When you are out in the woods and hear a cracking sound, your brain needs to process quickly whether the sound is coming from, say, a bear or a chipmunk. In new research published in PLoS Biology, a biomedical engineer at Washington University in St. Louis has a new interpretation for an old observation, debunking an established theory in the process.
Dennis Barbour, MD, PhD, associate professor of biomedical engineering in the School of Engineering & Applied Science who studies neurophysiology, found in an animal model that auditory cortex neurons may be encoding sounds differently than previously thought. Sensory neurons, such as those in auditory cortex, on average respond relatively indiscriminately at the beginning of a new stimulus, but rapidly become much more selective. The few neurons responding for the duration of a stimulus were generally thought to encode the identity of a stimulus, while the many neurons responding at the beginning were thought to encode only its presence. This theory makes a prediction that had never been tested — that the indiscriminate, initial responses would encode stimulus identity less accurately than how the selective responses register over the sound’s duration.
“At the beginning of a sound transition, things are diffusely encoded across the neuron population, but sound identity turns out to be more accurately encoded,” Barbour said. “As a result, you can more rapidly identify sounds and act on that information. If you get about the same amount of information for each action potential spike of neural activity, as we found, then the more spikes you can put toward a problem, the faster you can decide what to do. Neural populations spike most and encode most accurately at the beginning of stimuli.”
Barbour’s study involved recording individual neurons. To make similar kinds of measurements of brain activity in humans, researchers must use noninvasive techniques that average many neurons together. Event-related potential (ERP) techniques record brain signals through electrodes on the scalp and reflect neural activity synchronized to the onset of a stimulus. Functional MRI (fMRI), on the other hand, reflects activity averaged over several seconds. If the brain were using fundamentally different encoding schemes for onsets versus sustained stimulus presence, these two methods might be expected to diverge in their findings. Both reveal the neural encoding of stimulus identity, however.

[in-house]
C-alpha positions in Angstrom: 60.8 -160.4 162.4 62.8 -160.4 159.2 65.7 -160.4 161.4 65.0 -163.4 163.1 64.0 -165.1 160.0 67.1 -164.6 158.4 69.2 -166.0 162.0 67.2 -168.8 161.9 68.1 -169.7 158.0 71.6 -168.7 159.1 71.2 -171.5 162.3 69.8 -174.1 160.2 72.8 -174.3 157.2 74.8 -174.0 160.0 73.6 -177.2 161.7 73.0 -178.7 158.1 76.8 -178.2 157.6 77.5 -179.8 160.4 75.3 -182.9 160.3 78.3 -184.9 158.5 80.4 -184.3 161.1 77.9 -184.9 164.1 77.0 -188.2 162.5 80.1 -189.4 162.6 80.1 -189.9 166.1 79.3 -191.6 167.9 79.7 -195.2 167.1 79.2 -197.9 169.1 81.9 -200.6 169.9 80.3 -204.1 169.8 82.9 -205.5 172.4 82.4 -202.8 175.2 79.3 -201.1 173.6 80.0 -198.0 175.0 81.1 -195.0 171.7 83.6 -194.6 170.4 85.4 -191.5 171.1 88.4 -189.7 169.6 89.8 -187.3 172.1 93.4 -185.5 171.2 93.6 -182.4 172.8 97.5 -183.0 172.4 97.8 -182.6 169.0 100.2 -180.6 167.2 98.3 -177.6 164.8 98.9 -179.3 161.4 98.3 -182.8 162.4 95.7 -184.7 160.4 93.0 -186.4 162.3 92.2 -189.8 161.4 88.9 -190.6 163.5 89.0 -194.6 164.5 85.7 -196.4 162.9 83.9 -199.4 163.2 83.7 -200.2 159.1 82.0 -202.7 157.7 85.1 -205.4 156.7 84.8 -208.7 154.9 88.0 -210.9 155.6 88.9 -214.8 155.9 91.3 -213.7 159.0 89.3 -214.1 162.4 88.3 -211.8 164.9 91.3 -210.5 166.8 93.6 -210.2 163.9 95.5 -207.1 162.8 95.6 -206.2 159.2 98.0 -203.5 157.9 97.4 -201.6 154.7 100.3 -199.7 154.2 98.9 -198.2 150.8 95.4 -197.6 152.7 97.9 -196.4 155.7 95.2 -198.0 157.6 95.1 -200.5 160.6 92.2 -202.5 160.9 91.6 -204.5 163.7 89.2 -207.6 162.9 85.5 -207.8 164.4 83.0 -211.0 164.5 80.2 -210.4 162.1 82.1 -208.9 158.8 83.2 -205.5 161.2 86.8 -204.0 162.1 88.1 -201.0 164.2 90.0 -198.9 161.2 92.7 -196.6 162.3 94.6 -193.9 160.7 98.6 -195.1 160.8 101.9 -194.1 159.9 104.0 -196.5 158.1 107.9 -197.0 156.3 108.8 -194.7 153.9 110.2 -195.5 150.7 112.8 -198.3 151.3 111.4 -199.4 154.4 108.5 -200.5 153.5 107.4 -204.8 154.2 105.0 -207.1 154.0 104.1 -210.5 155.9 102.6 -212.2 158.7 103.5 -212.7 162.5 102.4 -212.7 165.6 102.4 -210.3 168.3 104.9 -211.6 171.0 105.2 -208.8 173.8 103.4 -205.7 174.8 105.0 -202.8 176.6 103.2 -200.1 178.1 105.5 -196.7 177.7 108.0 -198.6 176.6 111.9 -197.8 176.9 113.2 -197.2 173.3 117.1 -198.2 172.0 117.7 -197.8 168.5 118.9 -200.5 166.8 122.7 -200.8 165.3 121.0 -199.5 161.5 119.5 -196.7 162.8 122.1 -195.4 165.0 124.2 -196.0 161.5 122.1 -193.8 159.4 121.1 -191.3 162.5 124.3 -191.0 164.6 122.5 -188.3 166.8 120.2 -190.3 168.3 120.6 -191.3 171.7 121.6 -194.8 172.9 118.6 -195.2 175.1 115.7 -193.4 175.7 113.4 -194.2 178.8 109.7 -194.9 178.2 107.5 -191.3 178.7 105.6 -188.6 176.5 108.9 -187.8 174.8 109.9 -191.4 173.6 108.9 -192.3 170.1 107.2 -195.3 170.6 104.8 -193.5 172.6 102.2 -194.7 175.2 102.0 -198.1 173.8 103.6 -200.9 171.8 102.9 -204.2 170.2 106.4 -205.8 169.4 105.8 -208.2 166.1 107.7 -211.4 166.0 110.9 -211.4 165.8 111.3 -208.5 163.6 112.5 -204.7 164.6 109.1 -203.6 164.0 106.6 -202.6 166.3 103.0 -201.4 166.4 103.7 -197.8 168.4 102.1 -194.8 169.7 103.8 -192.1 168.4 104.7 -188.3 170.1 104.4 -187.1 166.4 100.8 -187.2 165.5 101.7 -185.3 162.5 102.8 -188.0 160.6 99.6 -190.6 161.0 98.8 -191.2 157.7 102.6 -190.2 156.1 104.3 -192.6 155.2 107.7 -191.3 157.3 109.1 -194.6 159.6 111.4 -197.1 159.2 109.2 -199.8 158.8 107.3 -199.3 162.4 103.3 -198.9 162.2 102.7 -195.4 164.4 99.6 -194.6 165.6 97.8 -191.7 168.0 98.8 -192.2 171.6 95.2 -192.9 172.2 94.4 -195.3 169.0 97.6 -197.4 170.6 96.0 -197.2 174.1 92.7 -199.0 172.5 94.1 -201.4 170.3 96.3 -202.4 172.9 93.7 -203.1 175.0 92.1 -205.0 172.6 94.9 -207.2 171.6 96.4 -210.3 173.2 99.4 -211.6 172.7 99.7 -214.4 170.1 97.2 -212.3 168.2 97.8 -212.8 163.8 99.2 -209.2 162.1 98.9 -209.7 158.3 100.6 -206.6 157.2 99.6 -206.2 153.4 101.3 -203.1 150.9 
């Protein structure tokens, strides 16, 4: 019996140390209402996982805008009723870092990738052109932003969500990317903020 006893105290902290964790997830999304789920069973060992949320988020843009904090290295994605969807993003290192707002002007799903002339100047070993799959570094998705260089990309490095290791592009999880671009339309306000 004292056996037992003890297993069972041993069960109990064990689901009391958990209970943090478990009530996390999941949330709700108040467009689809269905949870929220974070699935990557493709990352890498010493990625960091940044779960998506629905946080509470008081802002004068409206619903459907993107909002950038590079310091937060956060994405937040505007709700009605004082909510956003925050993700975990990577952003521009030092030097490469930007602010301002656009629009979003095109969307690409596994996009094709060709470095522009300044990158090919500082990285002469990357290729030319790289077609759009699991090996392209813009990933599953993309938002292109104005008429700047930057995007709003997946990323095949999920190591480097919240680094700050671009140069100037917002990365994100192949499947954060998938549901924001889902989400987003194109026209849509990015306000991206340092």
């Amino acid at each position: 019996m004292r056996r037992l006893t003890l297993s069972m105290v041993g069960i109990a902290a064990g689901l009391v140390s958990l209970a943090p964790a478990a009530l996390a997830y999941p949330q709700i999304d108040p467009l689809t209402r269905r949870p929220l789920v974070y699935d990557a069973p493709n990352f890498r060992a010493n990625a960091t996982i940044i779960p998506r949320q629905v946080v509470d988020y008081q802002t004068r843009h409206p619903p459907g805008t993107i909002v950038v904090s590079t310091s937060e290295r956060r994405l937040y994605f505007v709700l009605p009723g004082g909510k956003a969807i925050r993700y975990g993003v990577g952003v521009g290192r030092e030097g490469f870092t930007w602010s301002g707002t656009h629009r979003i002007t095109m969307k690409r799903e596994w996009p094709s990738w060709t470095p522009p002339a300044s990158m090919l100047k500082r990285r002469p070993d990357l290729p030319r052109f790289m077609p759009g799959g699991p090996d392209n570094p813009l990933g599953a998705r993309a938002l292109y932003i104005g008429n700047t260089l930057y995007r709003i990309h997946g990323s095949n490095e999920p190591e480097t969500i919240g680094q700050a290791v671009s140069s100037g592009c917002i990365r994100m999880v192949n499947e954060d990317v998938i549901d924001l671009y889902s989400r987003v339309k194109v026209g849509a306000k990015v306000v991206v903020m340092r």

“There has been a lot of debate for a very long time, but especially in the past couple of decades, about whether information representation in the brain is distributed or local,” Barbour said.
“If function is localized, with small numbers of neurons bunched together doing similar things, that’s consistent with sparse coding, high selectivity, and low population spiking rates. But if you have distributed activity, or lots of neurons contributing all over the place, that’s consistent with dense coding, low selectivity and high population spiking rates. Depending on how the experiment is conducted, neuroscientists see both. Our evidence suggests that it might just be both, depending on which data you look at and how you analyze it.”
Barbour said the research is the most fundamental work to build a theory for how information might be encoded for sound processing, yet it implies a novel sensory encoding principle potentially applicable to other sensory systems, such as how smells are processed and encoded.
Earlier this year, Barbour worked with Barani Raman, associate professor of biomedical engineering, to investigate how the presence and absence of an odor or a sound is processed. While the response times between the olfactory and auditory systems are different, the neurons are responding in the same ways. The results of that research also gave strong evidence that there may exist a stored set of signal processing motifs that is potentially shared by different sensory systems and even different species.